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DuMouchelles August Auctions Reconfirm Strong Demand for Rare and Iconic Art Across All Categories

Featured collections from the Estates of American Sculptor Marshall Maynard
Fredericks and Prominent Grosse Pointe and Bloomfield Hills, Michigan families

DETROIT – DuMouchelles’ August 21st and 22nd auctions posted strong results and highlighted
yet another uptick in the number of online bidders from around the globe. Without knowing a
pandemic would dramatically impact the art market, over a year ago, DuMouchelles had
already begun to revamp its marketing programs and implemented a multi-pronged strategy
with a heightened focus on online local, national and global bidders. During the past twelve
months, DuMouchelles online bidder community has grown by more than 120%. With COVID19 precautions restricting in-person bidding, this strategy prepared the auction house and
significantly contributed to the success of both the Spring and Summer auctions.
The August auctions marked the first time since March where bidders were able to preview
items in person, while adhering to the State of Michigan COVID-19 directives. Bidders out-ofstate and abroad, as well as those not comfortable viewing in person, took advantage of
DuMouchelles’ comprehensive online catalogue descriptions, high resolution photographs and
condition reports. Virtual previews were also available by appointment. Because the live
auction did not host an audience in the salesroom, like other COVID-19 era sales, computer
terminals supporting several online platforms and telephones made up a virtual crowd of more
than 3,000 bidders competing for items from prominent Grosse Pointe and Bloomfield Hills,
Michigan estates, the family of the prominent sculptor, Marshall Maynard Fredericks (American
1908 – 1998), in addition to numerous local consignors.
“We were significantly restricted in our ability to procure artwork over the last several months
and are grateful that several prominent estates and collectors gave us the opportunity to offer
a wide variety of fresh-to-market quality items. Our success during these times has been a
direct result of their support, as well as to our amazing staff who have worked tirelessly over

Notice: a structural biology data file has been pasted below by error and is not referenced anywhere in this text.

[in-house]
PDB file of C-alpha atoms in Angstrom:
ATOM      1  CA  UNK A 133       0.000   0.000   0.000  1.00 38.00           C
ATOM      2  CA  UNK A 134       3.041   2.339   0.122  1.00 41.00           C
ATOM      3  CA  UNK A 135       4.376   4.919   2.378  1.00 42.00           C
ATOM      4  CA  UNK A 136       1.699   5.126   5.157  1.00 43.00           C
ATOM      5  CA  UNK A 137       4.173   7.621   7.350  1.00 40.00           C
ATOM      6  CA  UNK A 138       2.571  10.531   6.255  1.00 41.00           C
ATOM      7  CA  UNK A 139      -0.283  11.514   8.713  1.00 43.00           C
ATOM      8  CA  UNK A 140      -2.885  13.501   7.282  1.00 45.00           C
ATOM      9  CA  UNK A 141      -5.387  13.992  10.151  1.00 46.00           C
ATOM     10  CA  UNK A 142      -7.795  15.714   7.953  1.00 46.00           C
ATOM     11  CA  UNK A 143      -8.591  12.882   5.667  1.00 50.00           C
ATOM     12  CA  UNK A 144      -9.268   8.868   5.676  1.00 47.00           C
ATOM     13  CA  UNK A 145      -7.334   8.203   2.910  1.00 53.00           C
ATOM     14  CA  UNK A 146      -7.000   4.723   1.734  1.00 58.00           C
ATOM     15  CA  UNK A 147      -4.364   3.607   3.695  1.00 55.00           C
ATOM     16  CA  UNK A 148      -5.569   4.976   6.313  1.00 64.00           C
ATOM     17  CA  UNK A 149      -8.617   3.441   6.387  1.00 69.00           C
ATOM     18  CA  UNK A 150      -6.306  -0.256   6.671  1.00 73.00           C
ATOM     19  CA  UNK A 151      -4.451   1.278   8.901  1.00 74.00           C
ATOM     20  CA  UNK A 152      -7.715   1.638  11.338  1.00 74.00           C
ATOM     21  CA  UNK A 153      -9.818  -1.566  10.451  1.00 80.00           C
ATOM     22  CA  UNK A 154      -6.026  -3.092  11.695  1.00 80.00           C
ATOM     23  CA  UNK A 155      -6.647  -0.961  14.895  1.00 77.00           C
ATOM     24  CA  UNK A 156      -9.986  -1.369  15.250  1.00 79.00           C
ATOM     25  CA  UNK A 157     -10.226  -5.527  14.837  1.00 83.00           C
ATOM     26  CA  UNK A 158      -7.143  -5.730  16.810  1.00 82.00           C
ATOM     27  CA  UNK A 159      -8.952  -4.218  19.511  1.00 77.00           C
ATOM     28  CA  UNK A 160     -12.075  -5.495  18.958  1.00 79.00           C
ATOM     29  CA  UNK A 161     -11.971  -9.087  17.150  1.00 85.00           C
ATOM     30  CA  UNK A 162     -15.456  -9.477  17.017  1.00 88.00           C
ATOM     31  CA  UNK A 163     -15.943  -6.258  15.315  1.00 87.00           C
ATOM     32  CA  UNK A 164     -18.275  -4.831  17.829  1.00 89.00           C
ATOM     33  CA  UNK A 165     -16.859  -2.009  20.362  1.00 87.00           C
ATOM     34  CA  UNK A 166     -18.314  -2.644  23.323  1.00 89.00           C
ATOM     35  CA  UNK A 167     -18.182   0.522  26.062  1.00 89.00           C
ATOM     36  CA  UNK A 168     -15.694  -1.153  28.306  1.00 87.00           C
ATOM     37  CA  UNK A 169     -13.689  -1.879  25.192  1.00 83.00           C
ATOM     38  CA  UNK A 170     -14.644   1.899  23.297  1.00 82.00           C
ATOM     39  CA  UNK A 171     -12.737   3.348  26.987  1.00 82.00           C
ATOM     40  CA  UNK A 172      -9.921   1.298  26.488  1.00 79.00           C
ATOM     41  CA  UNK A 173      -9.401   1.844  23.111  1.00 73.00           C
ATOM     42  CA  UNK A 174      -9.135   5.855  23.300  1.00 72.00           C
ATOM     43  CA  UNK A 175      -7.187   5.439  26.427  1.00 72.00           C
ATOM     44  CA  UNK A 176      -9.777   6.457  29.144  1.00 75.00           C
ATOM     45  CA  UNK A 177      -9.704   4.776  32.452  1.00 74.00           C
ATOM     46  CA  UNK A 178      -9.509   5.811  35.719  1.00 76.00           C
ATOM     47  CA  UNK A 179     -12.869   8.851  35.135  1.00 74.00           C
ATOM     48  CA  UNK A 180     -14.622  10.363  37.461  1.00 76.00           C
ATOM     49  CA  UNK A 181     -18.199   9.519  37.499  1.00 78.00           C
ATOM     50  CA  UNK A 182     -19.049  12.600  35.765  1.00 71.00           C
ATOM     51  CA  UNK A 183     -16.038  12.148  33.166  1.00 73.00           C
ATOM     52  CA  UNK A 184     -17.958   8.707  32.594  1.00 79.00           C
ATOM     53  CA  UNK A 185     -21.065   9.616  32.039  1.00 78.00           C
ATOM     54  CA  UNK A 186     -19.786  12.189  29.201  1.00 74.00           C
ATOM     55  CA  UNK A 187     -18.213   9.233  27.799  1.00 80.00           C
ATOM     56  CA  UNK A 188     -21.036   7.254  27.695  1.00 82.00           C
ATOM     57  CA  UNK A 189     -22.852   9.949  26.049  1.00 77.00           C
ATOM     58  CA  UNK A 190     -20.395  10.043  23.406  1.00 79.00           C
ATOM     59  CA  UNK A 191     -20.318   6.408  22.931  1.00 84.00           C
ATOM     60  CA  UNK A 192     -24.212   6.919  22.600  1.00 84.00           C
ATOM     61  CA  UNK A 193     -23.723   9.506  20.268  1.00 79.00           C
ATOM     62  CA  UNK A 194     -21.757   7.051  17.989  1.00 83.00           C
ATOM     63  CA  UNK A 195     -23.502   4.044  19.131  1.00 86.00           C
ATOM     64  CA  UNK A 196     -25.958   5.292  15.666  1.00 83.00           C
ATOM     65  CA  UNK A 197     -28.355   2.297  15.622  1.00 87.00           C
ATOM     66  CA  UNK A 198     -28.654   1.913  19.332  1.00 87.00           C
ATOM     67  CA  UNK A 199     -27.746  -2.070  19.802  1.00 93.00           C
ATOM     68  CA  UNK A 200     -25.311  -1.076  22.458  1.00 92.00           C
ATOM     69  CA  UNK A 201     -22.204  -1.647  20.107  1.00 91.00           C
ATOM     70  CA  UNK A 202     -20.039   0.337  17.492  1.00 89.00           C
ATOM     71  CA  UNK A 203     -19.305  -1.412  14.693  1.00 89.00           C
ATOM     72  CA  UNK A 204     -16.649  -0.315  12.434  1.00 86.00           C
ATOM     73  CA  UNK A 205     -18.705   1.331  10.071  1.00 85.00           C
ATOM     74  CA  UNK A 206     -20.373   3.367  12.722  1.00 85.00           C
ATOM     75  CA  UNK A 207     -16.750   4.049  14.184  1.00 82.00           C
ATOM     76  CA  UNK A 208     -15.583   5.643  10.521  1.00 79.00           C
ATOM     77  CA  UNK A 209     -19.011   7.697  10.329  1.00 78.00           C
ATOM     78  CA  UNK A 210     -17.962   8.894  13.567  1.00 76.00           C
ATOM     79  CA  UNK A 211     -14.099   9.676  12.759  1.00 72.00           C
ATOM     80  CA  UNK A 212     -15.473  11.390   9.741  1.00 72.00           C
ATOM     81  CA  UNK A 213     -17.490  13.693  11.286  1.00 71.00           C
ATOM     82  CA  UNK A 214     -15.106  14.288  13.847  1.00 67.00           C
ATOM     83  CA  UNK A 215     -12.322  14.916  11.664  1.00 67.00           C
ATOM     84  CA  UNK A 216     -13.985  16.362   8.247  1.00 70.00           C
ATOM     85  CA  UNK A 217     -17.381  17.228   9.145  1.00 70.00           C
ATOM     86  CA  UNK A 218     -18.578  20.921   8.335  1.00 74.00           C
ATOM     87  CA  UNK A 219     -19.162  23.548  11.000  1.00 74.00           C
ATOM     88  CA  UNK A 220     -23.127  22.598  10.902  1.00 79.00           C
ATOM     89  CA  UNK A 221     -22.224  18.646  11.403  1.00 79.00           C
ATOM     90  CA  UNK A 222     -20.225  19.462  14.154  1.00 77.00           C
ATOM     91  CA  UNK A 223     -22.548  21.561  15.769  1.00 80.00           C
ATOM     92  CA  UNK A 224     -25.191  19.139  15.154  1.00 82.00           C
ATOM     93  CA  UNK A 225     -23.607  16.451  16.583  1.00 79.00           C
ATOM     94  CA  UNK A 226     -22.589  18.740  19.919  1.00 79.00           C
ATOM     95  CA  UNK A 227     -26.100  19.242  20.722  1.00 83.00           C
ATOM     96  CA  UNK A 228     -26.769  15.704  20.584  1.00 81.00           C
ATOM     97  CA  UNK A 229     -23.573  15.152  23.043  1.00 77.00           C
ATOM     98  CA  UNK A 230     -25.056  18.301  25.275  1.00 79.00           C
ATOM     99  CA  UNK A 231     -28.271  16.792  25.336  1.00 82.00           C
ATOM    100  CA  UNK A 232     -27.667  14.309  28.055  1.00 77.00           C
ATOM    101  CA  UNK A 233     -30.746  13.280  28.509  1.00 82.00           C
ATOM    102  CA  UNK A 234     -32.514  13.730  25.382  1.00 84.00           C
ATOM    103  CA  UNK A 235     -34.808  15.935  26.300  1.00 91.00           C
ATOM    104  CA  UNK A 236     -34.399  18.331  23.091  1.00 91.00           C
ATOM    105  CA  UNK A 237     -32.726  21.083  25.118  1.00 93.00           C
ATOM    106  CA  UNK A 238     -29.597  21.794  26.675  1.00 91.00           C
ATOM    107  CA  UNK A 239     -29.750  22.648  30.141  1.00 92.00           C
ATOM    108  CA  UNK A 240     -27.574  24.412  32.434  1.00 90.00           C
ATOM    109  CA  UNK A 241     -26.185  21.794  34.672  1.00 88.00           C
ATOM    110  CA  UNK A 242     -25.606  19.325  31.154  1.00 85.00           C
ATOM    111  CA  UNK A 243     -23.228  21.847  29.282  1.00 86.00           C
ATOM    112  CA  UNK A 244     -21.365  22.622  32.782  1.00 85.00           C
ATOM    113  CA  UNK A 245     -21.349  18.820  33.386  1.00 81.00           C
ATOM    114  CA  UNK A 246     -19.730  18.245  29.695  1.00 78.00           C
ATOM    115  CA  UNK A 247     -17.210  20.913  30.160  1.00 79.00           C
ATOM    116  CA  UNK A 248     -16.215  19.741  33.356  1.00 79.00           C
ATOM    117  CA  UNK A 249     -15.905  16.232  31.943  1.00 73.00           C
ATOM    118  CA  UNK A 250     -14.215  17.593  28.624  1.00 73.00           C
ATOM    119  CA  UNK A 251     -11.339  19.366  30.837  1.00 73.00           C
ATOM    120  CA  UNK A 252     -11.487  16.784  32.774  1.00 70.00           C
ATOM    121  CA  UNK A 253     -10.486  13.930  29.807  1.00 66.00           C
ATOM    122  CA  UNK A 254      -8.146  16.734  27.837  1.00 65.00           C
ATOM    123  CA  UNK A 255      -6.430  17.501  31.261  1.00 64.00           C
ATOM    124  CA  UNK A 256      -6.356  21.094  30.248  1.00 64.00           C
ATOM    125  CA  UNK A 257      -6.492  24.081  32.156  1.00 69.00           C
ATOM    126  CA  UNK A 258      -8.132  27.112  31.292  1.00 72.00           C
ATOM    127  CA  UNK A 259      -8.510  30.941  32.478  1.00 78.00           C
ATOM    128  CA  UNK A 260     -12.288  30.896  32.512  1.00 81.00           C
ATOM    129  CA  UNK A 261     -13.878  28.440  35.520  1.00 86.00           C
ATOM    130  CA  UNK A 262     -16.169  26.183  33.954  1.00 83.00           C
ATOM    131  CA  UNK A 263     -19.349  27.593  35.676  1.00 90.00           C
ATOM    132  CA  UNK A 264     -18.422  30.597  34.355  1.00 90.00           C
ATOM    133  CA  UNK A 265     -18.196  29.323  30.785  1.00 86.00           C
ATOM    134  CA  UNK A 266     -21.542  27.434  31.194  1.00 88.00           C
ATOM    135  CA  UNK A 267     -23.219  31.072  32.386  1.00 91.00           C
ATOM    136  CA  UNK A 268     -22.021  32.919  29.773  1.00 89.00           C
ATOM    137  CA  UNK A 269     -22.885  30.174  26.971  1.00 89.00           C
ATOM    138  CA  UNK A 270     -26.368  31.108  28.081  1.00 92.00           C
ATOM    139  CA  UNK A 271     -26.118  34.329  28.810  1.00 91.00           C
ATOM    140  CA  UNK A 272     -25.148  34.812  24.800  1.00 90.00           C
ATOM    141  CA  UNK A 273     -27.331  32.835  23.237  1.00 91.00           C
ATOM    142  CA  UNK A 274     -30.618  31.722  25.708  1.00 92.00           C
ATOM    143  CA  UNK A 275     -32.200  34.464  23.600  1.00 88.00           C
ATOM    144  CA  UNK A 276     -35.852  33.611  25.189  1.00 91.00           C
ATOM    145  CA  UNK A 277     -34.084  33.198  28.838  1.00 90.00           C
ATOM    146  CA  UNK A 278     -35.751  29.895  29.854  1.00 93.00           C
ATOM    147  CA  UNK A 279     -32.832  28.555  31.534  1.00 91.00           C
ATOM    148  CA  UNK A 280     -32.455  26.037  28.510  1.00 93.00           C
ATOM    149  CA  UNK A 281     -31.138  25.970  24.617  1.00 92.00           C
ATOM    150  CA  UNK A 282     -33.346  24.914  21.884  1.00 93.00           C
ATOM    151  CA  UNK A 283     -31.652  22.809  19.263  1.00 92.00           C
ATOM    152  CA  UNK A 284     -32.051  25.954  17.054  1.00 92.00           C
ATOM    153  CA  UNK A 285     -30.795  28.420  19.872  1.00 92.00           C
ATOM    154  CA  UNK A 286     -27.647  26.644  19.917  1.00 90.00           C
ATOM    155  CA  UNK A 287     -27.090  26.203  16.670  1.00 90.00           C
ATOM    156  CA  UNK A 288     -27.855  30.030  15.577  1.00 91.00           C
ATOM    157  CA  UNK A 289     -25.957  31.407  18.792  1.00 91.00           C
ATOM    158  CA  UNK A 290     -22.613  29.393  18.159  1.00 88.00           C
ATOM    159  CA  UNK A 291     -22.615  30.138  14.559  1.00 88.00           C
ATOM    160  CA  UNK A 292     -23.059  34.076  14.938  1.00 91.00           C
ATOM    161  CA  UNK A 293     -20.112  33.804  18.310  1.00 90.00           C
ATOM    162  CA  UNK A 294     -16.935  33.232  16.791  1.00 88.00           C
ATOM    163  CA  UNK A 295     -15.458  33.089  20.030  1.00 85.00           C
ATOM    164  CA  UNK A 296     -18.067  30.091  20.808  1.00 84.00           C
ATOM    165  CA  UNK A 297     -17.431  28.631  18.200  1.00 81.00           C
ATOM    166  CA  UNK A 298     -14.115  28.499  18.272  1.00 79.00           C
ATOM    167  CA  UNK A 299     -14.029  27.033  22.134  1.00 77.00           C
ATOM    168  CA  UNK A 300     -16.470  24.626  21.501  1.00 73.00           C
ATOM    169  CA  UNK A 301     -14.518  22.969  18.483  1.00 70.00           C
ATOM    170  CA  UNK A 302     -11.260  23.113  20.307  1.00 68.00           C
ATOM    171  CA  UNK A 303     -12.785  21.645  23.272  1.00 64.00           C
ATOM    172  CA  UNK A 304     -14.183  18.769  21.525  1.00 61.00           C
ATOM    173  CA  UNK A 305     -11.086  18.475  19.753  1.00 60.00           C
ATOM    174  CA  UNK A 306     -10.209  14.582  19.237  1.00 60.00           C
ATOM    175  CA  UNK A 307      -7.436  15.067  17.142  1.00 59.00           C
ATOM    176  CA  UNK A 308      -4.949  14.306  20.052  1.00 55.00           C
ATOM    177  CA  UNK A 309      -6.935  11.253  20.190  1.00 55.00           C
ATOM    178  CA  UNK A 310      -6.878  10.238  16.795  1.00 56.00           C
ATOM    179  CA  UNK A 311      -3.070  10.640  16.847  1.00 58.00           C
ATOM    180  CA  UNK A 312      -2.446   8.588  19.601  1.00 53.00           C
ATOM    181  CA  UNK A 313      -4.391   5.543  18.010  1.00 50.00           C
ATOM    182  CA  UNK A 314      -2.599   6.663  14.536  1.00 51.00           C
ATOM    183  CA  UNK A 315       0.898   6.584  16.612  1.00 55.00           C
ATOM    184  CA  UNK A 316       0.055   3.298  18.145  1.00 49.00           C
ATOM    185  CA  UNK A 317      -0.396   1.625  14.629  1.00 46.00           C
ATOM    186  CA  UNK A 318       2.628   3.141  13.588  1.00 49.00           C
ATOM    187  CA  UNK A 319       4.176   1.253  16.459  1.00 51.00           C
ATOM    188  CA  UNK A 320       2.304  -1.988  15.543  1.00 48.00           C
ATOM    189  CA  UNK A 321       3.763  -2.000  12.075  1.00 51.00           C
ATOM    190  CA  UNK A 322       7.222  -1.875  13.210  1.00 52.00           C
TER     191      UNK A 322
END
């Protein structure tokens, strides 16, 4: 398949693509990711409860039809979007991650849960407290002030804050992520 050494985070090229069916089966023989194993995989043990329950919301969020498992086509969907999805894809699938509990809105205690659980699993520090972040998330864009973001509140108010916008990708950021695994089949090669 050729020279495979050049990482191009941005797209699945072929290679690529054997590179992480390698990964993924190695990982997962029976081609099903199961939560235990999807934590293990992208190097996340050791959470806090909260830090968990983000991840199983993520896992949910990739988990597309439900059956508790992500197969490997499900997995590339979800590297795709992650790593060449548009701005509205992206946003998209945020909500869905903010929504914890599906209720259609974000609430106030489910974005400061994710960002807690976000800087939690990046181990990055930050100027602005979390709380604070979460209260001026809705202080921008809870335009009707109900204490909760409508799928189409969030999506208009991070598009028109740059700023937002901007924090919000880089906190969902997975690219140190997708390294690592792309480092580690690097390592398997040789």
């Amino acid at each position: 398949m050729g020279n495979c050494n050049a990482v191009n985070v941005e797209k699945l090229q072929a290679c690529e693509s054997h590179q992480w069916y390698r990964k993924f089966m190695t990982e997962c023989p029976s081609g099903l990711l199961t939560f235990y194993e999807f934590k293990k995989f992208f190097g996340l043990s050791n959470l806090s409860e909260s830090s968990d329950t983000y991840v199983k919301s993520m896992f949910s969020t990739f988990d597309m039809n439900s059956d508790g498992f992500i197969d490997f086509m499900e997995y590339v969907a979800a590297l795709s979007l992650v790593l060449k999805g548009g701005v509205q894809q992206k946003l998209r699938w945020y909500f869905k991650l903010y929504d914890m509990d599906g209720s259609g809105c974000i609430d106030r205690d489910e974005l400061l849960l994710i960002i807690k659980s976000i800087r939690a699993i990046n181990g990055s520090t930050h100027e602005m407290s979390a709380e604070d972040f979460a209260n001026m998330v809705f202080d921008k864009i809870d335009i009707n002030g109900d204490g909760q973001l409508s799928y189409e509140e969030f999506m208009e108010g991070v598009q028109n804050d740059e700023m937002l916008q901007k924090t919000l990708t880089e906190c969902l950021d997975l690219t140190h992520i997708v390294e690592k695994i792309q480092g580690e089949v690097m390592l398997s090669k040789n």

these many months. Our 15,000 square feet of space in our building has enabled us to operate,
with appropriate social distancing and precautions.” said Joan D. Walker, President of
DuMouchelle Art Galleries.
Notable results included a Marshall Fredericks bronze sculpture titled “Clown Musicians”,
depicting two clowns performing that sold for $34,100 to a local collector bidding via
telephone. Another Fredericks bronze sculpture titled “Anniversary Baboons” sold to a
telephone bidder for $24,800 – a record price for the subject.
Spirited bidding came when a Michigan collection of Albrecht Durer (German,1471-1528),
engravings, etchings, and prints crossed the block. Durer’s engraving on laid paper
“Hercules at the Crossroads” garnered a strong result of $16,510 to an online bidder.
Another noteworthy print came at the end of the sale when a Currier & Ives Color
lithograph of the “City of Chicago” c. 1892, sold for $3,500 – bettering its presale
estimate by eight times.

Typical of DuMouchelles auctions, there was a wide variety of fine and decorative arts that
hammered down at strong prices to bidders from around the country. A Peter Max (German, b.
1937) mixed media of a colorful “Umbrella Man” brought $4,650, over four times its estimate,
to a Florida collector. With silver prices on the rise, a wide array of finely crafted silver sold at or
above their high estimates, including a 149-piece set of Gorham ‘King George’ sterling flatware
purchased by a Californian for $4,760. A rare acrylic sculpture by Frederick Hart, (American
1843 – 1899), “Heroic Spirit” fetched $15,240 from a buyer in Pennsylvania.
Unsigned and unattributed paintings provided some of the most contested action: An
unattributed Hudson River School oil on panel (6’ x 11”) titled “The Grave of Rodman
Drake.” Depicting a vast landscape with cattle and the gravesite of poet Joseph Rodman
Drake, brought $2,800 against a $400 high estimate. Another unattributed painting (29”
x 24”) depicting the portrait young Charles I of England, Ireland and Scotland with blue
sash medal soared past its high estimate of $600 in a fierce internet bidding war across
three online platforms to settle at $3,800.
Interest in Victorian era items saw a brief resurgence when a Clarke’s Patent mirror backed
sconce with six Burmese glass fairy lamps, in original condition, brought $1,900 against a high
estimate of $1,500.
The catalogue for DuMouchelles next auction, scheduled for Thursday September 24th and
Friday September 25th auctions will be available soon at,, and
For more information, please visit or call us at 313.963.6255 Tuesday
through Saturday 9:30am – 5:30pm.
Interested in consigning your valuables with DuMouchelles? Call us at 313.963.6255 or
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